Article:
julia foulkes

Objects and Space

My class on “Arts and Social Engagement” ends with a look at institutions and policy. Bricks-and-mortar and intellectual property laws seem destined to stultify conversation on the arts. But both institutions and policy structure channels of access (or not), value (or not), and innovation (or not).

On institutions, Steven Conn’s book Do Museums Still Need Objects? gives a great overview of the changing value we have ascribed to objects and space. When museums took shape in the late 19th and early 20th centuries, objects ruled. The institutions were packed, pictures climbing up walls, artifacts overflowing vitrines. The object was the source of meaning and curiosity, the reason you came to the museum. Over the 20th century, however, that value shifted. First there was more attention to education in recognition that objects may not inherently relay their meanings. Museums also moved out from the larger cities to the smaller, regional ones and took on local subjects and valence. The public widened.

Then the 1960s marked a shift away from museums and objects. People questioned the authoritative voice attached to both. Conn makes the point that the battle for justice spread beyond the political realm into the cultural one. Universities, arts festivals, museums came under scrutiny for their role in perpetuating inequities and their responsibility in ameliorating them. Museums, in particular, became cultural hubs, with gift shops and cafes, where gathering together became the focus rather than looking at objects. He notes the shift to space: museums create a reason to come together physically, to form a collective sense of oneself in that gathering, to build a public forum by considering yourself in relation to others and the ideas generated by objects.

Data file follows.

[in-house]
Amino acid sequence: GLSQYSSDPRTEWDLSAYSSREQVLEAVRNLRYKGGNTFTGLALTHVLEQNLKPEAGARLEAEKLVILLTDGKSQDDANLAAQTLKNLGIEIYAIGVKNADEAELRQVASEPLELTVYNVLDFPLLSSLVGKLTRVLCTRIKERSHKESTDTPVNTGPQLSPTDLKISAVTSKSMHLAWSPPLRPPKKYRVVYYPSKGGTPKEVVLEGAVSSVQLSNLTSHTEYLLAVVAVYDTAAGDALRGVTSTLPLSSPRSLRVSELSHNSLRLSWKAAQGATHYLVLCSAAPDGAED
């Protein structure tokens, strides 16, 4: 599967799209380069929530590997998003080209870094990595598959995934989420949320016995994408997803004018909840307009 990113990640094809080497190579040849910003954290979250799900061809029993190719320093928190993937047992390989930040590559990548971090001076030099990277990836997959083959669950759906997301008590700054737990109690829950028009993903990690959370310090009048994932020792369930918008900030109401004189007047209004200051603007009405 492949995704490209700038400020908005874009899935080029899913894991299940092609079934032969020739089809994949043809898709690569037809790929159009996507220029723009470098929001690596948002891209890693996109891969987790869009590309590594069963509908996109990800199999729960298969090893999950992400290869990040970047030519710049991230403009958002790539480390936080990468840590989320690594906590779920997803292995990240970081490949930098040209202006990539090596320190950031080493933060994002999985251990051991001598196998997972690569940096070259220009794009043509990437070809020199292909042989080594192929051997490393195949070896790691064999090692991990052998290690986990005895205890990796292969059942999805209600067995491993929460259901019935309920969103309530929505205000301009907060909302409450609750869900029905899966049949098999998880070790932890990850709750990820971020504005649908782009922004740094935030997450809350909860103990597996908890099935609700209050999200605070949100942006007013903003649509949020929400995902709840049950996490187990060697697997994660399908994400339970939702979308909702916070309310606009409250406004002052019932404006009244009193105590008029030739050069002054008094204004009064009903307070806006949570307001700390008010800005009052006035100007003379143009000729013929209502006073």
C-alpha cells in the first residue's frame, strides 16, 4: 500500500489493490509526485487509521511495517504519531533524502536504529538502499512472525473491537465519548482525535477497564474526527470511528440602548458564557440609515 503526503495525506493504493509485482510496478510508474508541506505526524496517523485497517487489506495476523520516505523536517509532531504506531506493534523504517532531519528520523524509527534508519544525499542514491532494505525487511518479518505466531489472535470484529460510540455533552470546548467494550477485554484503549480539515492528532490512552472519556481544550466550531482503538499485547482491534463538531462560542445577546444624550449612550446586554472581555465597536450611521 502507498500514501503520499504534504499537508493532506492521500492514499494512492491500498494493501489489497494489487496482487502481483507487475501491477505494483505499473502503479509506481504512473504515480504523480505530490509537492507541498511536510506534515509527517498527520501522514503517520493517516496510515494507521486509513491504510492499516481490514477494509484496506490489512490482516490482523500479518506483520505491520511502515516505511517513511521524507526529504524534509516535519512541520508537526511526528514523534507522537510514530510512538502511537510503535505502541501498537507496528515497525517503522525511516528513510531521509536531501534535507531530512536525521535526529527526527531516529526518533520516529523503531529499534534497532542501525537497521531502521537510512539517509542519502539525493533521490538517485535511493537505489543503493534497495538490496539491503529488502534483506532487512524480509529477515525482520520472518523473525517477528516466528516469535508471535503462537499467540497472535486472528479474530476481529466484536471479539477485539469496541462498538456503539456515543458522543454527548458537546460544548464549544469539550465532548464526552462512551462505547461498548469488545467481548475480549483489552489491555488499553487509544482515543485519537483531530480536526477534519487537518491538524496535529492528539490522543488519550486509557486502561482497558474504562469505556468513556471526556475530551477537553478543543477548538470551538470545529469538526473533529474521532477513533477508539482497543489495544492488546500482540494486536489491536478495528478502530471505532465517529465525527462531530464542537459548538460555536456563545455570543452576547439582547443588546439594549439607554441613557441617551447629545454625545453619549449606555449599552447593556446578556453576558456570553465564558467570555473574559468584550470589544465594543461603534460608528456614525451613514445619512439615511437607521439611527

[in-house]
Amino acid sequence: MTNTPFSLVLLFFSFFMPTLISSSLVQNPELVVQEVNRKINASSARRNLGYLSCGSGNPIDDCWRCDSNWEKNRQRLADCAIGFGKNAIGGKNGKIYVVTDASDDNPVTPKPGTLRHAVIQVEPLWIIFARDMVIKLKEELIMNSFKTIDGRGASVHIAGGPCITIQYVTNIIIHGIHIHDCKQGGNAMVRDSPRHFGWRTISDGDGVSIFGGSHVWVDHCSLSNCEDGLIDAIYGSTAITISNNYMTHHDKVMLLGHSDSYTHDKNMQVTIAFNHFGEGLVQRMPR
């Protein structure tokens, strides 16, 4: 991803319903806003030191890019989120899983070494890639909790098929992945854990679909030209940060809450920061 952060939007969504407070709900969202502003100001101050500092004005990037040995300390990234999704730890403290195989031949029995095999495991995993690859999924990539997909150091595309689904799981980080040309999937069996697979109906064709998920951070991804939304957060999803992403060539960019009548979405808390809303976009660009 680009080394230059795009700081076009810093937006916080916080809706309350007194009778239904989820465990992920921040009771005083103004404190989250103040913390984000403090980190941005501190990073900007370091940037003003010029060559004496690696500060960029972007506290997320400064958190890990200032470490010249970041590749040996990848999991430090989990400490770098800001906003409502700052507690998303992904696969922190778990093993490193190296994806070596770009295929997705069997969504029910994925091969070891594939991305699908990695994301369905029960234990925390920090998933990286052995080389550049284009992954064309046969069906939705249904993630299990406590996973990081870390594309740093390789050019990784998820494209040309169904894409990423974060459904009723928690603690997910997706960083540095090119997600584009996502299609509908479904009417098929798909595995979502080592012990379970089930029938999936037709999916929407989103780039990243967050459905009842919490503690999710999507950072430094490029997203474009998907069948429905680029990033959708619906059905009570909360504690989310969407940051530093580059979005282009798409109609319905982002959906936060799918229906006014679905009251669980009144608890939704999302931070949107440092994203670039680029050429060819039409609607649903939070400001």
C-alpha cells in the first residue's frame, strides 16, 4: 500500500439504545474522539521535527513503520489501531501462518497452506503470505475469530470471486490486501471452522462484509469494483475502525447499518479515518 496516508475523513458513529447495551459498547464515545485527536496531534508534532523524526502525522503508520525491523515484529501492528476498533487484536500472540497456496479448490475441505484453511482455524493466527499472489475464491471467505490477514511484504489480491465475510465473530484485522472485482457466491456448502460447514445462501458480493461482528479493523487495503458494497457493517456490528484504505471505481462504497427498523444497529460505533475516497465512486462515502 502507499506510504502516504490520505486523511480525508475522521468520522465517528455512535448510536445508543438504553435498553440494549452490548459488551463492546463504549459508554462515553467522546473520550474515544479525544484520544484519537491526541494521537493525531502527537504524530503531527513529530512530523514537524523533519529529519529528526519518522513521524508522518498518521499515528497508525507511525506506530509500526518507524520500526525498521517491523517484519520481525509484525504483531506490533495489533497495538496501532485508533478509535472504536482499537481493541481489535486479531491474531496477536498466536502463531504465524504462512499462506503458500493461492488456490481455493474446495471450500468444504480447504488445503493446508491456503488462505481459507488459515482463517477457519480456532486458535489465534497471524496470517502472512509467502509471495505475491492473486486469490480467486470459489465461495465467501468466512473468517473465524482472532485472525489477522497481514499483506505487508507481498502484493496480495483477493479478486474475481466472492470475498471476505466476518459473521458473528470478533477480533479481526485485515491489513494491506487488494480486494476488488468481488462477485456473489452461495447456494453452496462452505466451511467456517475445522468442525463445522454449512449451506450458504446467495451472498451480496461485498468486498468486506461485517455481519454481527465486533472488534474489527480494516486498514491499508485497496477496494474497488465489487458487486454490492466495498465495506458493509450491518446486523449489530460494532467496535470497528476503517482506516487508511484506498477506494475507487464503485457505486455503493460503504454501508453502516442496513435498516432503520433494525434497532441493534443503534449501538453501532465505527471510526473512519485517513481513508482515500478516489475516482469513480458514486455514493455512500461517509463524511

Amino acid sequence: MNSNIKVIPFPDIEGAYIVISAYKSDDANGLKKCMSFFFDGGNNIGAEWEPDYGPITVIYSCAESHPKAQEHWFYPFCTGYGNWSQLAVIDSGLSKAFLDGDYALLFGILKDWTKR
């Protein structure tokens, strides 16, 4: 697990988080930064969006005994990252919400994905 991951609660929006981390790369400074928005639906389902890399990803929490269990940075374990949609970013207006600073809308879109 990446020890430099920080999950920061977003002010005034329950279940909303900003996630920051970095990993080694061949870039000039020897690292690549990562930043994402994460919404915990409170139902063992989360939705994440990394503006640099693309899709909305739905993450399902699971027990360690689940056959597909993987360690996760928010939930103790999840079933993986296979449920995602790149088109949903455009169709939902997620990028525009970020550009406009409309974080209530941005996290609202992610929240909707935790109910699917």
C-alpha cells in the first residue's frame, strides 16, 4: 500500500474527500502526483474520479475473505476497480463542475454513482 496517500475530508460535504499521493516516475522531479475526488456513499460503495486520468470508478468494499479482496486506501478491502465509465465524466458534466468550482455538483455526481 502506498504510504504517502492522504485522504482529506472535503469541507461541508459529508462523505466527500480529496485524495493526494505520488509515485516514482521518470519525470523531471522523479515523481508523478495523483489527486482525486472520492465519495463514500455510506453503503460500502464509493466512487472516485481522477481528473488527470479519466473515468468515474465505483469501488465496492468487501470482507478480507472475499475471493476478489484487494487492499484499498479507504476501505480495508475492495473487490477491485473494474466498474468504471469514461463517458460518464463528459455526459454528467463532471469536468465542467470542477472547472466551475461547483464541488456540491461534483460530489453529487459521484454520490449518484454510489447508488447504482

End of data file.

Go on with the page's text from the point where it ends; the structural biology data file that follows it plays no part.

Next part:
It’s a provocative arc, and yet my students picked up on the questions that remain. If we gather at the museum to have a drink instead of study an object, are we just perpetuating bourgeois consumption rather than democratic debate? If the worlds of art and commerce blend so closely, will any of the idealistic aims of art endure? In his musing on museums through a paean to love, The Museum of Innocence, Orhan Pamuk writes that “Real museums are places where Time is transformed into Space.” Have we lost Time in deference to Space?